Pressure Ulcers in Elderly 

Recognizing, Treating and Preventing Pressure Ulcers in Elderly 

Pressure ulcers in elderly are more common than you think. It is the most common type of wound observed by home care providers. It is also one of the conditions that limit a person’s mobility. In fact, an estimate of 1 to 3 million Americans is affected by pressure ulcers in a year.

These ulcers should not be taken lightly. For one, they are painful and worrisome. Here’s a more cause for concern: when left untreated, pressure ulcers can lead to complications which may lead to death.

A key to preventing and treating pressure ulcers is developing a deeper understanding of it. Identifying and recognizing pressure ulcers as early as possible can be a life-saver. With this in mind, we have made a list of the important things you need to know about pressure ulcers in seniors.

What is pressure ulcer: Recognizing and identifying it

Pressure ulcer, which is also medically known as decubitus ulcer, is an injury to the skin which affects the underlying tissue as well due to prolonged pressure. It is mostly common, and especially troublesome, in the bony areas.

Seniors who use wheelchairs can develop ulcers on the areas that come in contact with the wheelchair. These areas include the buttocks, spine, shoulder blades, and the back of the legs and arms. Bedsores in the elderly are also common. This is especially true for seniors who are already bedridden. The sores often affect the hips, lower back, shoulder blades, sides of the head, back of the head, ankles, and heels.

Elderly patients with limited mobility are prone to pressure sores, which when left untreated, can become chronic and long-lasting. Hence, before pressure sores become life-threatening, it is important that family members, caregivers, and the patient themselves develop a plan of identifying, preventing, and treating sores.

Signs, Symptoms, and Stages of Pressure Ulcers

Pressure ulcer symptoms are easy to spot. Before the sores appear, here are the early warning signs you should watch out for: swelling, tenderness, pus-like drainage, and change in skin color. The skin also feels cooler or warmer to the touch.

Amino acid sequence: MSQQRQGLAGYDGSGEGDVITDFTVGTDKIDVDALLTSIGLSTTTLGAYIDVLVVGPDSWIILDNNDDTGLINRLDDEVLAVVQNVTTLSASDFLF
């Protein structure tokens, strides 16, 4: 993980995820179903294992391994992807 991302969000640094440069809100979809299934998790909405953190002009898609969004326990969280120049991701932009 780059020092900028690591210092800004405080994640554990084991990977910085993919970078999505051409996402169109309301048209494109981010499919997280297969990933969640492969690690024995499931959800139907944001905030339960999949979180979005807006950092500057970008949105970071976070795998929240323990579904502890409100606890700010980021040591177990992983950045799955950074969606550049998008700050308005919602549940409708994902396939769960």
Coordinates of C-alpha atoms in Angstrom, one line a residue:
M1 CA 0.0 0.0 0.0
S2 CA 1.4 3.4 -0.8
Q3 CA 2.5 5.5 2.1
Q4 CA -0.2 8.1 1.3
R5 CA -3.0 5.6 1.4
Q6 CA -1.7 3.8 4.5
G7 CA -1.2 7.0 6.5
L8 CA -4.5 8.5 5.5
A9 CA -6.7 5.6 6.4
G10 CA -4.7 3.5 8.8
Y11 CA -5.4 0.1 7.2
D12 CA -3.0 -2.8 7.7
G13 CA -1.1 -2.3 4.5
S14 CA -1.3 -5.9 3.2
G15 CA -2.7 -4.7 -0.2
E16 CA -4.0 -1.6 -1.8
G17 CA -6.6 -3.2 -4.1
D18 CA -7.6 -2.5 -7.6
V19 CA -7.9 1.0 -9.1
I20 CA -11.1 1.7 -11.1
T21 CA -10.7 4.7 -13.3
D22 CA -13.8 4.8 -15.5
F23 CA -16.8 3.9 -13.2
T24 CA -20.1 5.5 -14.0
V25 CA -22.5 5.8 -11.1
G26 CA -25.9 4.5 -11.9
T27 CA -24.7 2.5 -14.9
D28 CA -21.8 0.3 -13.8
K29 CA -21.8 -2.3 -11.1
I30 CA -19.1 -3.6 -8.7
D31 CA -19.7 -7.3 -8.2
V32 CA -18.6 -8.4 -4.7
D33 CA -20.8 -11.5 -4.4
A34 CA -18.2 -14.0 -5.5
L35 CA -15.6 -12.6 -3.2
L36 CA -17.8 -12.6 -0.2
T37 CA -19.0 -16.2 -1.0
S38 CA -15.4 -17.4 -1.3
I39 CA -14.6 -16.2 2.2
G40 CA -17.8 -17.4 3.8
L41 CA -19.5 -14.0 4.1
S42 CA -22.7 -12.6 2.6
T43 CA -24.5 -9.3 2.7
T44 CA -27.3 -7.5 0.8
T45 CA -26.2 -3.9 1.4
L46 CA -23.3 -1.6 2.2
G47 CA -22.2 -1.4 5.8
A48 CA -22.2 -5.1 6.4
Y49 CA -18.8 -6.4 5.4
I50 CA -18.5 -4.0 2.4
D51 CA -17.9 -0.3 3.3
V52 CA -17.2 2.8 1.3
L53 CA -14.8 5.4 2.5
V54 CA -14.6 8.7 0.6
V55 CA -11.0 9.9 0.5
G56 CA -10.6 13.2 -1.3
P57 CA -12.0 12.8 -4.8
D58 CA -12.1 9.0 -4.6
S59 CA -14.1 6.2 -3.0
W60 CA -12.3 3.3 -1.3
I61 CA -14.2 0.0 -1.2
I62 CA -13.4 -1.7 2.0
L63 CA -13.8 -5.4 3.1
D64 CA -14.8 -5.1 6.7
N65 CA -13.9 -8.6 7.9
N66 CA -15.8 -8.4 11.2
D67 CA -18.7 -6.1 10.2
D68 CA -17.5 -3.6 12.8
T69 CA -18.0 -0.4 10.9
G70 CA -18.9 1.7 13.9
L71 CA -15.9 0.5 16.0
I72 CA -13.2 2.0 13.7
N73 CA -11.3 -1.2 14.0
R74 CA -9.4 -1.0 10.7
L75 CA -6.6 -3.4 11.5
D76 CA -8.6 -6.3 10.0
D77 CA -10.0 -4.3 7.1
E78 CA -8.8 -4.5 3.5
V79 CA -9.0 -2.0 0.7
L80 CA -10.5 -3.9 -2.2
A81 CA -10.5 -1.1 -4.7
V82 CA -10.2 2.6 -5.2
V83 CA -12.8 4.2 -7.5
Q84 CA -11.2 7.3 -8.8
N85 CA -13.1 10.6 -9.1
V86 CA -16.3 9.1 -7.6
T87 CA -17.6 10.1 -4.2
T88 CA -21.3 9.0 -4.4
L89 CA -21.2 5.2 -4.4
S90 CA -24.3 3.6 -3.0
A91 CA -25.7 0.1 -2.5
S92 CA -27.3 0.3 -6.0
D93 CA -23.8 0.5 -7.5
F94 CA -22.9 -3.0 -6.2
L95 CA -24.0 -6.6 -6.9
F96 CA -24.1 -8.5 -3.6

To better understand pressure ulcer, here are the four stages or grades that you must be aware of:

 Stage 1 Pressure Ulcer

During the stage, the skin starts to get inflamed but remains unbroken. Inflammation is usually associated with redness, hardness, oedema, induration, and discoloration. 

Stage 2 Pressure Ulcer

Here, the first two layers of the skin, epidermis and dermis, are broken. These are easy to spot, as they give an appearance of blister or abrasion.

Stage 3 Pressure Ulcer

In this stage, there is already full-thickness skin loss. The subcutaneous tissue is damaged and the underlying fascia may even be affected.

Stage 4 Pressure Ulcer

This is the most serious stage. The sore now extends below the subcutaneous fat, affecting deep tissues such as ligaments, muscles, and tendons, and down to the cartilage or bone in more severe cases. There is high risk for infection.

Understanding pressure ulcers causes and risk factors are important in its prevention. These include the following:

  • Peripheral vascular disease and diabetes
  • Lack of mobility
  • Poor hydration and poor nutrition
  • Lack of sensory perception

Pressure Ulcer Prevention: 7 ways

Now that you know the signs and causes of pressure ulcers, here are some tips on how you can prevent it.

  1. Shift position at least once every two hours. If the elderly is bedridden, move him or her from one sleeping position to another. It helps to put pillows and other support to help the patient stay in the best position to prevent pressure ulcers. For those who are often sitting on a chair, it helps to switch positions and take breaks.
  2. Encourage exercise. Even those who have limited mobility can do this. Exercising does not have to involve moving about or walking. Simply moving the legs and arms can already encourage blood flow and alleviate or even prevent pressure sores.
  3. Keep the skin moisturized, clean, and dry. When cleaning the skin, it is encouraged that you use mild soap, cloth, or soft sponge. Don’t rub the skin to prevent irritation. Just pat the skin dry. It also helps to apply skin moisturizers.
  4. Proper hydration and nutrition. Keep the skin healthy by making sure that the senior is eating healthy foods and drinking enough water.
  5. Wear comfortable clothing. Comfort is the key. Avoid wearing too tight clothing or clothing with buttons and zippers.
  6. Use pillows as support when sleeping. Pillows serve as a comfortable barrier between areas of the body that may touch with each other, like heels, ankles, and knees
  7. Use pressure-relieving support. These include mattresses and cushions that are made with a special gel or foam, and mattresses or overlays with alternating pressure systems.

Conclusion

Pressure ulcers can be prevented and managed. Just make sure that you watch out for any warning signs and risk factors. Take measures to prevent it as well in order to improve the quality of life of the elderly.

 

 

 

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